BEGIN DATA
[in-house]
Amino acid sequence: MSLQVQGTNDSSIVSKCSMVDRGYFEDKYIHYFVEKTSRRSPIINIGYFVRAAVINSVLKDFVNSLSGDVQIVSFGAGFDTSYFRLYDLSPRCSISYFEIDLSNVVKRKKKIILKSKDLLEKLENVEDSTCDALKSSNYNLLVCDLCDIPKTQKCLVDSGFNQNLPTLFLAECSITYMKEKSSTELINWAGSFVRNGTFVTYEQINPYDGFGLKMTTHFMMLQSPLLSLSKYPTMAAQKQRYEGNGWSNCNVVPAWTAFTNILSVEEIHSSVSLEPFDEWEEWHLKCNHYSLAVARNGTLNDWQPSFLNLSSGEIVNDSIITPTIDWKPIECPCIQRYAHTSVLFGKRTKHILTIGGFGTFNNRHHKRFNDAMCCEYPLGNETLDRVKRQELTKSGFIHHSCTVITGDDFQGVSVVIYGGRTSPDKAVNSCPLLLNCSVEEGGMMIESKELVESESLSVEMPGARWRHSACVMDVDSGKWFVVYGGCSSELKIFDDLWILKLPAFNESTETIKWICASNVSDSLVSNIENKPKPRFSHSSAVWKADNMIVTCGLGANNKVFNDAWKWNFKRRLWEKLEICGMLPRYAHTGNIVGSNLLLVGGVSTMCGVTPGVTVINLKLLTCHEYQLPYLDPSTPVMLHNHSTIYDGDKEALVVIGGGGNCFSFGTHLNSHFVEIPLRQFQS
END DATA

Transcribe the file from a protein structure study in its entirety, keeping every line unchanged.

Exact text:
[in-house]
Amino acid sequence: MSLQVQGTNDSSIVSKCSMVDRGYFEDKYIHYFVEKTSRRSPIINIGYFVRAAVINSVLKDFVNSLSGDVQIVSFGAGFDTSYFRLYDLSPRCSISYFEIDLSNVVKRKKKIILKSKDLLEKLENVEDSTCDALKSSNYNLLVCDLCDIPKTQKCLVDSGFNQNLPTLFLAECSITYMKEKSSTELINWAGSFVRNGTFVTYEQINPYDGFGLKMTTHFMMLQSPLLSLSKYPTMAAQKQRYEGNGWSNCNVVPAWTAFTNILSVEEIHSSVSLEPFDEWEEWHLKCNHYSLAVARNGTLNDWQPSFLNLSSGEIVNDSIITPTIDWKPIECPCIQRYAHTSVLFGKRTKHILTIGGFGTFNNRHHKRFNDAMCCEYPLGNETLDRVKRQELTKSGFIHHSCTVITGDDFQGVSVVIYGGRTSPDKAVNSCPLLLNCSVEEGGMMIESKELVESESLSVEMPGARWRHSACVMDVDSGKWFVVYGGCSSELKIFDDLWILKLPAFNESTETIKWICASNVSDSLVSNIENKPKPRFSHSSAVWKADNMIVTCGLGANNKVFNDAWKWNFKRRLWEKLEICGMLPRYAHTGNIVGSNLLLVGGVSTMCGVTPGVTVINLKLLTCHEYQLPYLDPSTPVMLHNHSTIYDGDKEALVVIGGGGNCFSFGTHLNSHFVEIPLRQFQS